The File System in Linux

Posted at September 8, 2016 at 6:22 pm by Jithin

What is a file system?

A file system defines the data stored in a computer system. It is used to control the way the data is stored and retrieved. Without the file system, the data cannot be stored effectively and in an arranged manner. The file system is responsible to distinguish various files in the whole data stored on a computer. The starting and ending of different files are recognized with the help of file systems. This is achieved by isolating the information into different parts and identifying these parts by giving them different names. This group of information is called the file. In short, we can define the file system as the structure and logic rules that the groups of information and their names is called.

There are many kinds of file systems. Each file system has its own specifics. They can vary in structure, logic, speed,  and performance. There are file systems that are designed for some specific applications. For example, the file system, ISO 9660 is designed only for optical discs. There are many types of storage media using present hard disk drive, flash memory, magnetic tapes and optical tapes. These devices are different in nature and they have specific features. These devices utilize the various file systems available. In some specific conditions, such as in the case of tmpfs (Temporary File Storage), the computer creates a temporary file system for short term usage.

Another difference is the network. Some file systems are used on local devices and some provide file access via the network. NFS, SMB, or 9P clients are an example of this type of file systems. They provide file access over a network.

 

Virtual File System (VFS)

Some file systems are called Virtual File System (VFS). The VFS is an abstraction layer over a more concrete file system. It means the supplied files are computed on request or they will be the mapping into a different file systems. These files are called, Virtual Files. The ‘procfs’ is an example of VFS. As we have seen that the VFS is abstraction, it allows the client applications to access different types of concrete file systems in a uniform way. This is the purpose of the Virtual File System.

The various operating systems that exist utilize different file systems. In this article, we are going to discuss the file system in Linux.

 

File System in Linux

In Linux, there are files and processes. If something is not a file, it will be a process. Being aware of the Linux file system is critical. Here, a directory is also a file which contains the names of it’s contents. In addition, there are special files. The types of files that exist in Linux are listed below.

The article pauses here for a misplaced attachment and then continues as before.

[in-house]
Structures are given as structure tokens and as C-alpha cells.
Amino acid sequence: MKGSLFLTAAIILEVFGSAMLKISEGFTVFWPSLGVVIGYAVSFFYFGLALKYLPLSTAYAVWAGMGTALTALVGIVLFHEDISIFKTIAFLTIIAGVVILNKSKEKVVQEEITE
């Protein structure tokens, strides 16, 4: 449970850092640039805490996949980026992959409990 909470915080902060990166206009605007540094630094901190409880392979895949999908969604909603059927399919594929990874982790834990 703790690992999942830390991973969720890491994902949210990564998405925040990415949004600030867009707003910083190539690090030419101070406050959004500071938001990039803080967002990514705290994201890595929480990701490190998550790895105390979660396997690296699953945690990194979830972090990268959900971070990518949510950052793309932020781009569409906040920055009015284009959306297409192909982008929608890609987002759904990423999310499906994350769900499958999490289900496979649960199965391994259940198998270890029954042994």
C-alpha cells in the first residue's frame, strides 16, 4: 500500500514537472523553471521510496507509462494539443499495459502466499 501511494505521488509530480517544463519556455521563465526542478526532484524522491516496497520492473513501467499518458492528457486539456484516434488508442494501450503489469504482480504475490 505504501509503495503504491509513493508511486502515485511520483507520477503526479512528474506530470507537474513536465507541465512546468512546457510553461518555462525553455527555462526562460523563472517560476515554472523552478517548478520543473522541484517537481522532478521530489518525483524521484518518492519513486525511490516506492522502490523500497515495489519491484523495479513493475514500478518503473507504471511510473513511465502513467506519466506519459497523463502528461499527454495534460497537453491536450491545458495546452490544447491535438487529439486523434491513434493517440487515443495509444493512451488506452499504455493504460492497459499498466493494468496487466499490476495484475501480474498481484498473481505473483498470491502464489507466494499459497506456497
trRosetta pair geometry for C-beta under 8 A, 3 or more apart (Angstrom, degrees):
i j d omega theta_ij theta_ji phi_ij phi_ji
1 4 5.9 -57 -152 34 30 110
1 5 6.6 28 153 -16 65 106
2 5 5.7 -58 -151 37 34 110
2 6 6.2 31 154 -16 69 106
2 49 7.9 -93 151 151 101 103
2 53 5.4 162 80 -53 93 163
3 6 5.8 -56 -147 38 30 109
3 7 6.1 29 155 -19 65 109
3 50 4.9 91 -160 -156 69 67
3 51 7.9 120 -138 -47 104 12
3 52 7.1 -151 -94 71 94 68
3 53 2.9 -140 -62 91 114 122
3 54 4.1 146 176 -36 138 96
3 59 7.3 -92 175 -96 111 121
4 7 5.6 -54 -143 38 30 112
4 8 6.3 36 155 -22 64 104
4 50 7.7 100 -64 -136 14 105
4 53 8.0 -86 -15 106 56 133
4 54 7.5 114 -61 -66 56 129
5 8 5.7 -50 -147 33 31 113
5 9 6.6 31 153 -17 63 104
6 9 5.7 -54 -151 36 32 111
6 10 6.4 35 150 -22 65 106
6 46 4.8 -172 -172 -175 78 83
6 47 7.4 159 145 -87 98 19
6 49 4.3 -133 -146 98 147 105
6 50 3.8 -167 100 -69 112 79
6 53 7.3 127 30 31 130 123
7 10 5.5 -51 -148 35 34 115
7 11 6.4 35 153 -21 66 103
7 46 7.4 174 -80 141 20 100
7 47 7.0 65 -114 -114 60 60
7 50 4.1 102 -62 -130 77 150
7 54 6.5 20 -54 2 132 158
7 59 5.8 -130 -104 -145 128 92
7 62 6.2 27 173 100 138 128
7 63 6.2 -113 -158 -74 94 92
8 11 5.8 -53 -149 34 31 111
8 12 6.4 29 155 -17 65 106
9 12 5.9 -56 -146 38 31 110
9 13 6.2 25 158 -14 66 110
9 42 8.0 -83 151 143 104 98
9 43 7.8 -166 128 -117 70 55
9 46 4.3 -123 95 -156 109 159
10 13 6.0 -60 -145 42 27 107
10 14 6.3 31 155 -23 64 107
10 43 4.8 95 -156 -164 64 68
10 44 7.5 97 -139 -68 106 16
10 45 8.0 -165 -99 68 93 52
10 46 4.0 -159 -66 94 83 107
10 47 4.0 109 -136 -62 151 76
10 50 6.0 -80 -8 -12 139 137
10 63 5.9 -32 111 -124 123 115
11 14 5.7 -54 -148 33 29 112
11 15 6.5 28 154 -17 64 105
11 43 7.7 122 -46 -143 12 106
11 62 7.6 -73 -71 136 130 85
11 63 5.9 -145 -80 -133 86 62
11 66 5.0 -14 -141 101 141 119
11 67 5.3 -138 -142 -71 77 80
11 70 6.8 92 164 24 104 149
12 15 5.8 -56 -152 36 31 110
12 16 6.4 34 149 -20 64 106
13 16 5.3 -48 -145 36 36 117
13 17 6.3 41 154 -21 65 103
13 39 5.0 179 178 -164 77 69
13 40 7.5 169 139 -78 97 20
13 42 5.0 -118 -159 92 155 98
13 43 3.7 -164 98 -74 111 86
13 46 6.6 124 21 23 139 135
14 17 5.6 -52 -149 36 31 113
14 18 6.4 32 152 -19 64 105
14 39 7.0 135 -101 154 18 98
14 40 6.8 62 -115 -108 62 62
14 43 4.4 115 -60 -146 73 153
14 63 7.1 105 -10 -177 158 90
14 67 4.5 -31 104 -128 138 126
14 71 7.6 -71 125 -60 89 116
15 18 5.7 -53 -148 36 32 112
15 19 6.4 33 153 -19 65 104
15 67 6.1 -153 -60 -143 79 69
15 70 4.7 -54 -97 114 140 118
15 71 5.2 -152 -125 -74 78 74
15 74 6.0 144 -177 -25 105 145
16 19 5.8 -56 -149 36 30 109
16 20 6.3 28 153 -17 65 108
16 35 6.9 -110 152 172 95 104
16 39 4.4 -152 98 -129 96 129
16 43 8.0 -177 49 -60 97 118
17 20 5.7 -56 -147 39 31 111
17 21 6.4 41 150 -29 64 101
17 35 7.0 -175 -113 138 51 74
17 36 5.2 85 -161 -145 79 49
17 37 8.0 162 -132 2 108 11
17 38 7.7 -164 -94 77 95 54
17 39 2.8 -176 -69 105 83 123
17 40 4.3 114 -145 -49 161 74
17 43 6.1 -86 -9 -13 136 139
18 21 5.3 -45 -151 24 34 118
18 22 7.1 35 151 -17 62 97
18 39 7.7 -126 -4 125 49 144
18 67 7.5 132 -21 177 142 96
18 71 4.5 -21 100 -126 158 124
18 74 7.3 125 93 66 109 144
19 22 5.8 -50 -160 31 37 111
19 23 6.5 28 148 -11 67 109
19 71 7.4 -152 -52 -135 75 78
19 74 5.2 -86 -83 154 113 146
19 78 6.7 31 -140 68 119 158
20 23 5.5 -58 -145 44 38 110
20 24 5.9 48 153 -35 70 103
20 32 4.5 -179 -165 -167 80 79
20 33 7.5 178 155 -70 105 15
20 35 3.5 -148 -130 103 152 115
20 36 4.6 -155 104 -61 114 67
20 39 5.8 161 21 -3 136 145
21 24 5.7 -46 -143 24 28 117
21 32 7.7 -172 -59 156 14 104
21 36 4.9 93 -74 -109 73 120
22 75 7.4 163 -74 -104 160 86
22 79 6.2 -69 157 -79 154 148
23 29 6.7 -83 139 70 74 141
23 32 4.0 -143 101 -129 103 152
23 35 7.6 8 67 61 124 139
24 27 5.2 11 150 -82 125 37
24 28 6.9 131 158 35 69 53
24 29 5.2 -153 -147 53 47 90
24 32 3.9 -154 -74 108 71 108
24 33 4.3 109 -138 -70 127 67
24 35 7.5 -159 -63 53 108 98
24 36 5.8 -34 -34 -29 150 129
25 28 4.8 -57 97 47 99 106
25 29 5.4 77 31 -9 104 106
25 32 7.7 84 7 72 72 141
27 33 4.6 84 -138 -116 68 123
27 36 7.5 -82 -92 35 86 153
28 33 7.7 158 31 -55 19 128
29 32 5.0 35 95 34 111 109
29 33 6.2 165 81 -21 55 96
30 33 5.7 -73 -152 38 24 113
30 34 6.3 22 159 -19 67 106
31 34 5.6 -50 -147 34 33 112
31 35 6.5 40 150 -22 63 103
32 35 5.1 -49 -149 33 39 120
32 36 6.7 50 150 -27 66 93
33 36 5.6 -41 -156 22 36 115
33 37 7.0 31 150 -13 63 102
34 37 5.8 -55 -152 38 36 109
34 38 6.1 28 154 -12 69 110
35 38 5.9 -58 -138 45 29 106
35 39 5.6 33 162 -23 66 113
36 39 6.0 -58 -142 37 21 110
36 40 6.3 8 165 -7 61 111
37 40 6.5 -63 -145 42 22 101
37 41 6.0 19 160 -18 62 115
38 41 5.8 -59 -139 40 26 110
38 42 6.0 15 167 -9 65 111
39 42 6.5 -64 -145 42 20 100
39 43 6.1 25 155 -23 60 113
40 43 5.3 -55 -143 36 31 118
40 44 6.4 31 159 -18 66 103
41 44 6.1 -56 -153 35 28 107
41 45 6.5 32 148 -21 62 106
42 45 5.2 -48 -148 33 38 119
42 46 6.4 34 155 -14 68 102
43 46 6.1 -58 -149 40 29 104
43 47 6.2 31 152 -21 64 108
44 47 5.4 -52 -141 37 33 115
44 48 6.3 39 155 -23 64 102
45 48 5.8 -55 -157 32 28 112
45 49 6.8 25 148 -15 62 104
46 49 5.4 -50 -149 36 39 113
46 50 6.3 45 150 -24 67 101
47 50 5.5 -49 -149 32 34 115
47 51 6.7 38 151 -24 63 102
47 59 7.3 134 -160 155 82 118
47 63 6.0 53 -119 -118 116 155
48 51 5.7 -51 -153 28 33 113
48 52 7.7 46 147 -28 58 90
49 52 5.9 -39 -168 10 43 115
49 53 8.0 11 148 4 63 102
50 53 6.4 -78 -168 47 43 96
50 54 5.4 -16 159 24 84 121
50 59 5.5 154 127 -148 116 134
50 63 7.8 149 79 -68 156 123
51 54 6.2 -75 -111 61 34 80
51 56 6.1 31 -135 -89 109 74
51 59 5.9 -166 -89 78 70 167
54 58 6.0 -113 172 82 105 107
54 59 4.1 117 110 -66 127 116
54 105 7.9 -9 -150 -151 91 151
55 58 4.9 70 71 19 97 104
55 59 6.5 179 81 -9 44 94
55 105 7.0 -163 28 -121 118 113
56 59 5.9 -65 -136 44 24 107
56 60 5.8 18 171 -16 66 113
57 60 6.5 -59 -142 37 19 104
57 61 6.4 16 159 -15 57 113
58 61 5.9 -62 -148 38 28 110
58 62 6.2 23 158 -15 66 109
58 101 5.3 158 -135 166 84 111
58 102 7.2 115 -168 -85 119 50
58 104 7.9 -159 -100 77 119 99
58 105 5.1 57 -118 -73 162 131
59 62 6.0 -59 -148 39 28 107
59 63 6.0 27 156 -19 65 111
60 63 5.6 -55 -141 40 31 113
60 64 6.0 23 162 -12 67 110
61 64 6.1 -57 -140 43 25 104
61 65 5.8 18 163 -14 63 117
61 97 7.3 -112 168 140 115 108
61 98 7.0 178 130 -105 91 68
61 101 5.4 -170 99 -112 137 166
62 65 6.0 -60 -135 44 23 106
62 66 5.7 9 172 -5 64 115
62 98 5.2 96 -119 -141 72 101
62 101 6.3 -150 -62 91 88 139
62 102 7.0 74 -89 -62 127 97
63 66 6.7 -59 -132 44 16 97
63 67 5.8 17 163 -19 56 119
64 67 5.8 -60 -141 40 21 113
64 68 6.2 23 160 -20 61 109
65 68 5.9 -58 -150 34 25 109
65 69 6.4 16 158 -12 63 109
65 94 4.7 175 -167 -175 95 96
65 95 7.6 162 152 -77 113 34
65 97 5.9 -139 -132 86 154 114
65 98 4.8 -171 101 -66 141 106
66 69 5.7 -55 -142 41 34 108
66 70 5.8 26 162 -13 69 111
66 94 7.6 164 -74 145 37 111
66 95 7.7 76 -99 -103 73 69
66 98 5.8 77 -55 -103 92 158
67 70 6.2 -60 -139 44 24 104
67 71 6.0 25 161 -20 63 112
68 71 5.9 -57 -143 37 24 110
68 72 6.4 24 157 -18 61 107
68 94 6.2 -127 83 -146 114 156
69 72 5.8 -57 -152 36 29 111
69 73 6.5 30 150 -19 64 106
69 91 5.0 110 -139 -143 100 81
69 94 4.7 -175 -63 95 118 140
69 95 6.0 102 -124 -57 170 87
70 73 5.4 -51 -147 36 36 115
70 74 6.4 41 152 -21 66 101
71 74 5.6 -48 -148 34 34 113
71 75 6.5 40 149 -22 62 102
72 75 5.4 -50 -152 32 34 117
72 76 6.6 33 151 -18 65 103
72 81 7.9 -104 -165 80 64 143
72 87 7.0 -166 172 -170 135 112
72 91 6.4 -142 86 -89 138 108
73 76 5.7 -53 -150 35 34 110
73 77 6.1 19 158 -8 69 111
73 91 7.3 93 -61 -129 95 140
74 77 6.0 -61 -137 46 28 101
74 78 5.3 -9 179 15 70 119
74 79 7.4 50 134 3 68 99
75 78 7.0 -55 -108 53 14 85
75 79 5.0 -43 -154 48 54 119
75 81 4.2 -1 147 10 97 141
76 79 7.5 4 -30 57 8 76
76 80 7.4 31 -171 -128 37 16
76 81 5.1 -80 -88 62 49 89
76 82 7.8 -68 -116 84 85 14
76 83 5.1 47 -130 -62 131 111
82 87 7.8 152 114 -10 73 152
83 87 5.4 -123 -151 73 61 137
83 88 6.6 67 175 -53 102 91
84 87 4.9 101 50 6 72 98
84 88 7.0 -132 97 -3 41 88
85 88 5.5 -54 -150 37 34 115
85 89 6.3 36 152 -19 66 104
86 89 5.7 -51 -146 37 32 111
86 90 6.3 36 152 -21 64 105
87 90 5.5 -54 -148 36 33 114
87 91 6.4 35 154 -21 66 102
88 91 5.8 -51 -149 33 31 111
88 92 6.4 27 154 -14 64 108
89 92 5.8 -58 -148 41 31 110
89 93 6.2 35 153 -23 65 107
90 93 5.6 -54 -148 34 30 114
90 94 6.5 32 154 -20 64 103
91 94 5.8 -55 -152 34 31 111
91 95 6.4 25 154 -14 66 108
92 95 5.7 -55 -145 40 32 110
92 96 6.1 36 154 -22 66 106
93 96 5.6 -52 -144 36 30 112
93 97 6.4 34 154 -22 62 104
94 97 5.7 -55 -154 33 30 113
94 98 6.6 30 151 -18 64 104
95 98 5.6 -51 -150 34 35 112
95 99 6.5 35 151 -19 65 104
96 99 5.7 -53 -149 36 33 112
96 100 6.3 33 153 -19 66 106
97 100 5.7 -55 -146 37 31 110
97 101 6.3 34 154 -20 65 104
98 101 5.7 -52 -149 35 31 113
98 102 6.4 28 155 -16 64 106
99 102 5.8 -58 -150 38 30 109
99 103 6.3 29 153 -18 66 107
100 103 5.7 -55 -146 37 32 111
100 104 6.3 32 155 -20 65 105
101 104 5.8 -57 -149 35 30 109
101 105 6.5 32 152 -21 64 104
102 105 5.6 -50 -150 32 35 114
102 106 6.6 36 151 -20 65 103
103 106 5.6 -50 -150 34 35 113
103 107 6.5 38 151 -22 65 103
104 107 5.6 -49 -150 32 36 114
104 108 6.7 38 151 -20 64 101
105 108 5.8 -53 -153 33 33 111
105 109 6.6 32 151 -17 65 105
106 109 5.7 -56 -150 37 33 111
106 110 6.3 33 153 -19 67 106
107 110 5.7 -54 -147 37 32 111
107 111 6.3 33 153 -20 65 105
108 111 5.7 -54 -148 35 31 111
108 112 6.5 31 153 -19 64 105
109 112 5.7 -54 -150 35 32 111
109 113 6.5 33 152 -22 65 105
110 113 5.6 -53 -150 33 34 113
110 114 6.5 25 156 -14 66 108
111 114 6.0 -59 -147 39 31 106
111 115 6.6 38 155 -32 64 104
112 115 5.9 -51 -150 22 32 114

1) Regular files

2) Directories

3) Special files

4) Links

5) (Domain) Sockets

6) Named pipes

 

Regular files

The regular files are normal files. They can be text files or executable files or programs. These are under the regular file category.

Directories

The directory is also a file type. This is known as ‘folder’ in Windows. Directories is a file type which contains the list of other files inside it.

Special files

These files are used for the input and the output operations. Most of the special files come under the ‘/dev’ directory.

Links

The link also is a file type. This is a system to make a file or directory visible in other parts of the file tree, despite where it is at the present. There are two types of links that exist which are known as Hard Links and Soft Links.

(Domain) Sockets

The sockets are a special file type. These are similar to the TCP/IP sockets. They provide inter-process networking and it is protected by the file system’s access control.

Named pipes

The Named pipes act like sockets and form a way for processes to communicate with each other without using the network semantics.

These are the various types of Linux based systems. Now let’s see file types in a long list. When we long list a file, the first field indicates the file type. Let us see the indications and the file types below:

Command to long list: ls -l

Symbol                    Meaning

–                                   Regular File

d                                  Directory

l                                   Link

c                                  Special File

s                                   Socket

p                                  Named Pipe

b                                  Block device

 

The Linux file system layout

Commonly used File systems in Linux

Fat16

The ‘Fat16’ is a file system that is supported in the Linux. Its features are follows.

 

Features

Maximum File Size: 2 GiB

Maximum Partition Size: 2 GiB

Journaling: No

 

Fat32 Features

Maximum File Size: 4 GiB

Maximum Partition Size: 8 TiB

Journaling: No

 

NTFS Features

Maximum File Size: 2 TiB

Maximum Partition Size: 256 TiB

Journaling: Yes

 

ext2 Features

Maximum File Size: 2 TiB

Maximum Partition Size: 32 TiB

Journaling: No

 

ext3 Features

Maximum File Size: 2 TiB

Maximum Partition Size: 32 TiB

Journaling: Yes

 

ext4 Features

Maximum File Size: 16 TiB

Maximum Partition Size: 1 EiB

Journaling: Yes

 

reiserFS Features

Maximum File Size: 8 TiB

Maximum Partition Size: 16 TiB

Journaling: Yes

 

JFS Features

Maximum File Size: 4 PiB

Maximum Partition Size: 32 PiB

Journaling: Yes (metadata)

 

XFS Features

Maximum File Size: 8 EiB

Maximum Partition Size: 8 EiB

Journaling: Yes (metadata)

 

For reference:

GiB = Gibibyte (1024 MiB)

TiB = Tebibyte (1024 GiB)

PiB = Pebibyte (1024 TiB)

EiB = Exbibyte (1024 PiB)

 

These are the commonly using File Systems in the Linux systems.

 

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